• 14. Almost half of U.S. adults lack the basic skills needed to function successfully in society.
    These Adults Can Not:
    • Find which foods contain a specific vitamin
    • 15. Identify a specific location on a map
    • 16. Use fractions
    • 17. Interpret a growth chart or table
    Functional illiteracy impedes health and
    economic well-being.
    Practical Implications
  • 18. Perspectives ofHealth Literacy
    Levels of Literacy Skills & Health?
    Levels of Understanding & Health?
    Chronic
    Acute
    • Systemic
    • 19. Preventative
  • Perspectives ofHealth Literacy
    Levels of Literacy Skills & Health?
    Chronic – persistent in daily living
    Systemic – resistance and culture of medical settings
    Levels of Understanding & Health?
    Acute – situational
    Preventative - cultural
  • 20. Defining Health Literacy
    ROLE
    LEVEL
    ACTION
    EXPECTATION
    The ability to read and comprehend prescription bottles, appointment slips, and the other essential health-related materials required to successfully function as a patient.
    (AMA Council of Scientific Affairs, 2000)
    The degree to which individualshave the capacity to obtain, process, and understand basic health information and services needed to make appropriate health decisions.
    (Ratzan and Parker, 2000)
  • 21. Defining Health Literacy
    ROLE
    LEVEL
    ACTION
    EXPECTATION
    The ability to read, understand, and act on health care information.
    (Healthy People 2010, US Department of Health and Human Services,
    Office of Disease Prevention and Health Promotion, 2000, )
    The ability to use printed and written information associated
    with a broad range of health-related tasks to accomplishone’s
    goals at home, in the workplace, and in the community (including
    health care settings).
    (NAAL, 2003)
  • 22. Defining Health Literacy
    ROLE ROLE
    LEVEL
    ACTION
    EXPECTATION
    Health literacy allows the public andpersonnel working in all health-related contextsto find, understand, evaluate, communicate, and use information. Health literacy is the use of a wide range of skills that improvethe ability of people to act on informationin order tolive healthier lives. These skills include reading, writing, listening, speaking, numeracy, and critical analysis, as well as communication and interaction skills.
    (Calgary Charter on Health Literacy, 2008)
  • 23. Defining Health Literacy
    ROLE ROLE
    LEVEL
    ACTION
    EXPECTATION
    Health literacy allows the public andpersonnel working in all health-related contextsto find, understand, evaluate, communicate, and use information. Health literacy is the use of a wide range of skills that improvethe ability of peopleto act on informationin order to live healthier lives. These skills include reading, writing, listening, speaking, numeracy, and critical analysis, as well as communication and interaction skills.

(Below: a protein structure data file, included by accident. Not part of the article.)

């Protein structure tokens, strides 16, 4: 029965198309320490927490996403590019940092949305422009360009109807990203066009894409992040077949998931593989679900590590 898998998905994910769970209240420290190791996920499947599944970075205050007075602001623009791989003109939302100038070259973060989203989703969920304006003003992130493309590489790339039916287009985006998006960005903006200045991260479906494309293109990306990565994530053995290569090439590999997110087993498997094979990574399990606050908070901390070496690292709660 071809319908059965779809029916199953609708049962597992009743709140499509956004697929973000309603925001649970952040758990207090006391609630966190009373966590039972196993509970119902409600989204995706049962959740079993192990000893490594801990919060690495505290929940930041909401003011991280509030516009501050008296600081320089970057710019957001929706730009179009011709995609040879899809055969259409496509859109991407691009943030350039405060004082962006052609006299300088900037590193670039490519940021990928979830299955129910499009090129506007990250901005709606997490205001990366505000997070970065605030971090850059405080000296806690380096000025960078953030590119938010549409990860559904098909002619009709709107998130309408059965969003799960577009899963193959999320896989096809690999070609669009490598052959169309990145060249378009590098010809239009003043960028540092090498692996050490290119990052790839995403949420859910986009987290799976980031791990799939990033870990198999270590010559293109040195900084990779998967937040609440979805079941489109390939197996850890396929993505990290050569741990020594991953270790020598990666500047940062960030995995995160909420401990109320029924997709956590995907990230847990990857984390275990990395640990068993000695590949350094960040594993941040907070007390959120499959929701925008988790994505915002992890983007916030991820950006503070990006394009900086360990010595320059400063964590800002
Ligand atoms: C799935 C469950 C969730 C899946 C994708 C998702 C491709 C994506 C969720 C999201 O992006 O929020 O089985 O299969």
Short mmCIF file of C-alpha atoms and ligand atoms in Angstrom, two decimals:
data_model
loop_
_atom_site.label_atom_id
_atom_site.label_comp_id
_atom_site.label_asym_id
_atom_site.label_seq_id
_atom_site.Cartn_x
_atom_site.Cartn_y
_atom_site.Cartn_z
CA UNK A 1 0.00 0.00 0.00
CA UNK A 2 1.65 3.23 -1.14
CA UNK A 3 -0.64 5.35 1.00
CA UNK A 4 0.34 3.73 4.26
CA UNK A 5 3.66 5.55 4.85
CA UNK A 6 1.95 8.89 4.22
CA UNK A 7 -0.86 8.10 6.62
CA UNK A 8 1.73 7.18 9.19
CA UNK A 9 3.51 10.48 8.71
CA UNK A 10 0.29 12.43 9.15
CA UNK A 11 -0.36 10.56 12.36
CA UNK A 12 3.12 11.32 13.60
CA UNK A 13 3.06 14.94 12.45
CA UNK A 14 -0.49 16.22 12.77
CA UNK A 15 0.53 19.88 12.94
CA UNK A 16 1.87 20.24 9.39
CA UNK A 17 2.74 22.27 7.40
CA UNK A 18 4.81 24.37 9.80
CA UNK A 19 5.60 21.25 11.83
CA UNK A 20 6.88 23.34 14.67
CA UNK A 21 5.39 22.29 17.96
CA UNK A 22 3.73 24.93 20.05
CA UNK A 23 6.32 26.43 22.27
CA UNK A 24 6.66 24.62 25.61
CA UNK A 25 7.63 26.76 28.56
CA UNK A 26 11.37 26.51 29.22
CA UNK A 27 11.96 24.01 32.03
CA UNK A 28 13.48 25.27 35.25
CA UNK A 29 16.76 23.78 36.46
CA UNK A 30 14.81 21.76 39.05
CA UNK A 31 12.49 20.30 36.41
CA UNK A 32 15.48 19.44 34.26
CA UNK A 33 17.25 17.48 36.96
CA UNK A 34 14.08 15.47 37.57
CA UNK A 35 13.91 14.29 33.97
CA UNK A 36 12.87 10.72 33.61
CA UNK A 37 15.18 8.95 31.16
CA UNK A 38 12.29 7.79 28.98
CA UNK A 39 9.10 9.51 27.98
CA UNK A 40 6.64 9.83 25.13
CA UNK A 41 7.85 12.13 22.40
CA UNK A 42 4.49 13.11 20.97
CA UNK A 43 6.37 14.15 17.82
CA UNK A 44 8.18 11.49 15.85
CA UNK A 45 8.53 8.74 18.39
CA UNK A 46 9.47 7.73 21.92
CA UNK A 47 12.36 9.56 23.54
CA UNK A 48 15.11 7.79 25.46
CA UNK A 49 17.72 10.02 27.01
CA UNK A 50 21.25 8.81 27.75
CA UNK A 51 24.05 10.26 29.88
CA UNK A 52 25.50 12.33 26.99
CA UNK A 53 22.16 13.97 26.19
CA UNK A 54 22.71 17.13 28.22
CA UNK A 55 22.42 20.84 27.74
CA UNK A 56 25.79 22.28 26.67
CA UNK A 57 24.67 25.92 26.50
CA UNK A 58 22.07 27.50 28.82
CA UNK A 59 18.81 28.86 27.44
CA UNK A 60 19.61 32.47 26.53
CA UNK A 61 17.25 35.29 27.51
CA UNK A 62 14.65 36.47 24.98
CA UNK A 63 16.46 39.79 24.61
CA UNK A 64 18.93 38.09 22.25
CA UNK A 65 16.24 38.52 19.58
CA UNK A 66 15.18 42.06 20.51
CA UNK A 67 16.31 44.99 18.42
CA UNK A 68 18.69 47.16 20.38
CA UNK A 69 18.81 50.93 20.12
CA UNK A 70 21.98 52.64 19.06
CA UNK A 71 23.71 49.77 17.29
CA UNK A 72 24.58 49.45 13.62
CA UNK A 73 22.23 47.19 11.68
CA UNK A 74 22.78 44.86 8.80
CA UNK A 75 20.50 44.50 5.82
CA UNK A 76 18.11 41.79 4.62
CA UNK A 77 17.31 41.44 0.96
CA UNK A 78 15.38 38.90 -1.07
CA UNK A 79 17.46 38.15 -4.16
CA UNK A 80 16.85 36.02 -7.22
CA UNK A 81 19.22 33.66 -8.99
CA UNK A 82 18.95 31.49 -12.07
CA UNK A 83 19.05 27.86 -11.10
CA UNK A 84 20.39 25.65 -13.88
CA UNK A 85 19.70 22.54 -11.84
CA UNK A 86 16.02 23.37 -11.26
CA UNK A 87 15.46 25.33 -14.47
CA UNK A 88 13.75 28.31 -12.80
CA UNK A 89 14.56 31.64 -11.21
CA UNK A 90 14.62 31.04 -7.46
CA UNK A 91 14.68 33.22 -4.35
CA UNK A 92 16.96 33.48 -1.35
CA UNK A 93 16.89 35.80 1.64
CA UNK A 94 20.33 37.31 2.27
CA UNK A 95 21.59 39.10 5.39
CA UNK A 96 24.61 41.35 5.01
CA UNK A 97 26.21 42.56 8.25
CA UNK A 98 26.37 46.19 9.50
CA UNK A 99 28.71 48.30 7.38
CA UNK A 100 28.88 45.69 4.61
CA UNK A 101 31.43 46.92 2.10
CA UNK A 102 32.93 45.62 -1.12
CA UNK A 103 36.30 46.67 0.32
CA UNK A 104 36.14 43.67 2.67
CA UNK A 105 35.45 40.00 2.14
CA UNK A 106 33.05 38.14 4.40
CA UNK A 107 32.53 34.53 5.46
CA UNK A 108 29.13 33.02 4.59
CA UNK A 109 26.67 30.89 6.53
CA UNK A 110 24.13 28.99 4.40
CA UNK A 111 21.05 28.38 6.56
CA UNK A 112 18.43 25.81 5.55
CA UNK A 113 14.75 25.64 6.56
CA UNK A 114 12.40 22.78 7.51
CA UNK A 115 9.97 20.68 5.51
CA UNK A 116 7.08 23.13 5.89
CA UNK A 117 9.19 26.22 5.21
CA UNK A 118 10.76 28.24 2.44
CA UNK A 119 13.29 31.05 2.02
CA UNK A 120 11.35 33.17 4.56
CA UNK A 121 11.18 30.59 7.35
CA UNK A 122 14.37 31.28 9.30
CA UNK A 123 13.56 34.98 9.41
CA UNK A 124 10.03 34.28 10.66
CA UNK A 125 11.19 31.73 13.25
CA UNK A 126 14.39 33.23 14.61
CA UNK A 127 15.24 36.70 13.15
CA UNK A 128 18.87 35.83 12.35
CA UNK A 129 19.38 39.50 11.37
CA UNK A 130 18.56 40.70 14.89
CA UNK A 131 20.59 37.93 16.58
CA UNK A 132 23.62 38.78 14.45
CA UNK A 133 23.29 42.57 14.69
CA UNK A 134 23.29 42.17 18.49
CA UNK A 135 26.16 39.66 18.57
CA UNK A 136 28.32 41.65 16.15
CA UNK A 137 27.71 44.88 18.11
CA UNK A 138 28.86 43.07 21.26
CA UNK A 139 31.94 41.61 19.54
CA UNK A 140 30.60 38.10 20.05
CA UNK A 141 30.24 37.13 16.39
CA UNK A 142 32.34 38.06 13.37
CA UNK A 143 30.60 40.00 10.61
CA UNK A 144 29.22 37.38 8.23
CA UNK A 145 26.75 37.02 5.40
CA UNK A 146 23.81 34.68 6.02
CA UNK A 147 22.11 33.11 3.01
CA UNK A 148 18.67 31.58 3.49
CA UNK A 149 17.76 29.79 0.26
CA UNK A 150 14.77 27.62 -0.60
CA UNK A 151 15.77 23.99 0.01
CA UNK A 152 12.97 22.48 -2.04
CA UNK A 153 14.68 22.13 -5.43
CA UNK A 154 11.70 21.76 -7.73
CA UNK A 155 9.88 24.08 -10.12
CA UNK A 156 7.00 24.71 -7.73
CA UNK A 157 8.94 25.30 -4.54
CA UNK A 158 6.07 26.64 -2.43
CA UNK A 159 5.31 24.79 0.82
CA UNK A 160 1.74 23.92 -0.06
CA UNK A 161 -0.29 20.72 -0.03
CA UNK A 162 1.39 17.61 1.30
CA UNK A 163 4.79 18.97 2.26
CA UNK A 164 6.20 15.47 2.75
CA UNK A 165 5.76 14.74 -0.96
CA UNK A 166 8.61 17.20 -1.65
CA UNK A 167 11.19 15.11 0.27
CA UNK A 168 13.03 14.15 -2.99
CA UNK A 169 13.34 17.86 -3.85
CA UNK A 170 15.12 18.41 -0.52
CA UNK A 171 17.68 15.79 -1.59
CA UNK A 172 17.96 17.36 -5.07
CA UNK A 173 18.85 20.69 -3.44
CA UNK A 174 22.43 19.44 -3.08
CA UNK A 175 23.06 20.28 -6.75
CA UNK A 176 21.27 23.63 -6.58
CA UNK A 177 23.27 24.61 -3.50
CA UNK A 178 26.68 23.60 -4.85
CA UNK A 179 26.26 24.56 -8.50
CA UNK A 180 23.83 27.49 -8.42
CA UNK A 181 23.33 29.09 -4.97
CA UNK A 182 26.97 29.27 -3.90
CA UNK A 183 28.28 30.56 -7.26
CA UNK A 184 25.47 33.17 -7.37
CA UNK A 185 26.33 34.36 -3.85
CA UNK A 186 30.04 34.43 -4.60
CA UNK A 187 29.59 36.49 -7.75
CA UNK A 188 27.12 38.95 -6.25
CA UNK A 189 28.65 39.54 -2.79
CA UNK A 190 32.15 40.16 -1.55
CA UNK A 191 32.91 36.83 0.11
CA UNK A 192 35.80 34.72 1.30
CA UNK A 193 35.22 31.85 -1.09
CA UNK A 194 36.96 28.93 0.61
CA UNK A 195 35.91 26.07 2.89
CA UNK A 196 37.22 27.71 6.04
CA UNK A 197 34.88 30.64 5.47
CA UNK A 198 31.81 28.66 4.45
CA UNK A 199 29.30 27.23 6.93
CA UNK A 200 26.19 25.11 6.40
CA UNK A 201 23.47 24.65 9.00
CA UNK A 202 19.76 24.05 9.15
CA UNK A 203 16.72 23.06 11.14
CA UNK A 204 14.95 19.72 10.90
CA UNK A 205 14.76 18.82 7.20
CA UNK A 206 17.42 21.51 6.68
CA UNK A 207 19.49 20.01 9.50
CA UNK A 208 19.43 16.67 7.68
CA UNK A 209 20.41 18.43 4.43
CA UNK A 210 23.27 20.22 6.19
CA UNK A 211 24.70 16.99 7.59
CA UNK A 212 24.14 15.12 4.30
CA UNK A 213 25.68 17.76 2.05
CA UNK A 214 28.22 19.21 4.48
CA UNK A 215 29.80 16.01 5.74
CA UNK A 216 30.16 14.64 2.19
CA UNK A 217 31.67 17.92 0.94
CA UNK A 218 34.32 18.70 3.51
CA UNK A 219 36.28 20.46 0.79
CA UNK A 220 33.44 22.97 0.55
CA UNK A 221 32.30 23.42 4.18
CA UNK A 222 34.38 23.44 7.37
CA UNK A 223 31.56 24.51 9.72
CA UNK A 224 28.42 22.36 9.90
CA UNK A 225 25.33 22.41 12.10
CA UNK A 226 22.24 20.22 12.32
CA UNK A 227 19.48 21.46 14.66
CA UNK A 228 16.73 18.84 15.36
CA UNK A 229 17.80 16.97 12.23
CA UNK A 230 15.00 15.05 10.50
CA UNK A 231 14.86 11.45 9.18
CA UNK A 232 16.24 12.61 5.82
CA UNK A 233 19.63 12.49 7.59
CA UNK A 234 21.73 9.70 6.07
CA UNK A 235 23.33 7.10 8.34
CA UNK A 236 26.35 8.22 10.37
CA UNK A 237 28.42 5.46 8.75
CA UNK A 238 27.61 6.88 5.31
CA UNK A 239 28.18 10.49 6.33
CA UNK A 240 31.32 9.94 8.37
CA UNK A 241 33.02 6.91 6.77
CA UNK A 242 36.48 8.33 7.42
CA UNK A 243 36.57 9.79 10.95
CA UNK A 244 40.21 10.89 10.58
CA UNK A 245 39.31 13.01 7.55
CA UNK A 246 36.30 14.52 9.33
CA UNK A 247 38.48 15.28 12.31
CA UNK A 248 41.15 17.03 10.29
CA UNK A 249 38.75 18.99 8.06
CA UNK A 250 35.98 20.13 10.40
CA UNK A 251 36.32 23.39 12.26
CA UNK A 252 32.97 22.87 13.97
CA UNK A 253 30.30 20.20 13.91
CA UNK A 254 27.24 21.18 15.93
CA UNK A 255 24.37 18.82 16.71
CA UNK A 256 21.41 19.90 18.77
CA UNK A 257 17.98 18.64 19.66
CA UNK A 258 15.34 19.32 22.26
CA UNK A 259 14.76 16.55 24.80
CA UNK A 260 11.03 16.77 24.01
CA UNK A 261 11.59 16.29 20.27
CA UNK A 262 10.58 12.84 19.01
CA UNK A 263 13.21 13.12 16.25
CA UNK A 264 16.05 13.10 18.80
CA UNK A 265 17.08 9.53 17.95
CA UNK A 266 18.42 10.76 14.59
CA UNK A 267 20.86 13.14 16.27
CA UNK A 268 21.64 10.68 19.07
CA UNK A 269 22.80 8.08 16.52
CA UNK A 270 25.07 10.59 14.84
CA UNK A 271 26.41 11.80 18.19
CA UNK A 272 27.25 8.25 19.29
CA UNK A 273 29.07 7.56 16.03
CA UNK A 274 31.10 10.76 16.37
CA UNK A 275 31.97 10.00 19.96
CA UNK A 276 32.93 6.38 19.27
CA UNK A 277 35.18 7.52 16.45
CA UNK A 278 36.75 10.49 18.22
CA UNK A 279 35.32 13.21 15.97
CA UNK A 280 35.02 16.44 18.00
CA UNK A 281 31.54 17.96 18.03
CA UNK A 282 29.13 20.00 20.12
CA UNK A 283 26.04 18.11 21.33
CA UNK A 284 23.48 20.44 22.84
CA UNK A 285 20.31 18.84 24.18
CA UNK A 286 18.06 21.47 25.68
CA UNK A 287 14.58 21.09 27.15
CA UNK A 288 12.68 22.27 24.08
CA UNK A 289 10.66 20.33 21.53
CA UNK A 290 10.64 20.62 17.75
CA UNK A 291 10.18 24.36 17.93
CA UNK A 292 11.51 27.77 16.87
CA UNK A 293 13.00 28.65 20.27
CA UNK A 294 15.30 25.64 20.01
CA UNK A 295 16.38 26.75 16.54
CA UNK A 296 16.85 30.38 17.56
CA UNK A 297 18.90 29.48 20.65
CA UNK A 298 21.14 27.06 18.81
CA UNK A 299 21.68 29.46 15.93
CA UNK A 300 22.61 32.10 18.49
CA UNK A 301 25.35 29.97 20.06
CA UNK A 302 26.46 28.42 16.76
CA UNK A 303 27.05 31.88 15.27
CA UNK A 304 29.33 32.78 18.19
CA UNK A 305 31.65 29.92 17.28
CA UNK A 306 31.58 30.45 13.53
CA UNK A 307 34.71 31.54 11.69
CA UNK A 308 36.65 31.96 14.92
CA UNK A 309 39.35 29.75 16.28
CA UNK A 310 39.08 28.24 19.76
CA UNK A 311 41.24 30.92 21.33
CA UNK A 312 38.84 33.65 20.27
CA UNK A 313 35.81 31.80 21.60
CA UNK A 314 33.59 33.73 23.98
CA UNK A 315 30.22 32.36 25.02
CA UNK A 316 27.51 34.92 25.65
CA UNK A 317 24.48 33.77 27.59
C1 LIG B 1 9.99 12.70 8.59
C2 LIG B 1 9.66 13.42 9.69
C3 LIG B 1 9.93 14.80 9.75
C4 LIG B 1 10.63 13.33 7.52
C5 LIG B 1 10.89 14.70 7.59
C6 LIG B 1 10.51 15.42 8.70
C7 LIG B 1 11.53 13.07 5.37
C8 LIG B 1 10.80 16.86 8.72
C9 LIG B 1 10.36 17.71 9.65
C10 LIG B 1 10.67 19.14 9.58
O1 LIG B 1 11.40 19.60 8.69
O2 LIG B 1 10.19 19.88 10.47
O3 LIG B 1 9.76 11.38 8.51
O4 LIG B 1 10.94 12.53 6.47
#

(Calgary Charter on Health Literacy, 2008)
    * The interconnected expectation of improving ability to act as a result of being health literate does not address key resource and access issues (distance, price, cultural norms, living conditions, personal constraints)
  • 24. Defining Health Literacy
    ROLE ROLE
    LEVEL
    ACTION
    EXPECTATION
    Health literacy allows the public andpersonnel working in all health-related contextsto find, understand, evaluate, communicate, and use information. Health literacy is the use of a wide range of skills that improvethe ability of peopleto act on information in order to live healthier lives. These skills include reading, writing, listening, speaking, numeracy, and critical analysis, as well as communication and interaction skills.
    (Calgary Charter on Health Literacy, 2008)
    * Not simply being acted upon as the subject of care, but empowering individuals to address their own, and others’ health as a “partner” with health care providers and systems.
  • 25. Health Literacy Needs
    in Context
    Changes in Care35 yrs. ago Today
    Treatment of Acute 4 - 6 weeks bed 2-4days Myocardial Infarction rest in hospital in hospital
    # Prescription Drugs 650 10,000 +
    on the market
    Treatment of new 3 weeks +/- outpatient
    onset Diabetes in hospital classes 0-3 hrs.
    2 hours a day of
    diabetic classes
    Source: Balydon, Glusman, and Sharkey-Asner, 2009
    For Reach Out and Read Illinois
  • 26. NAAL Health Literacy Component
    Health literacy and relationship to prose, document, and quantitative skill.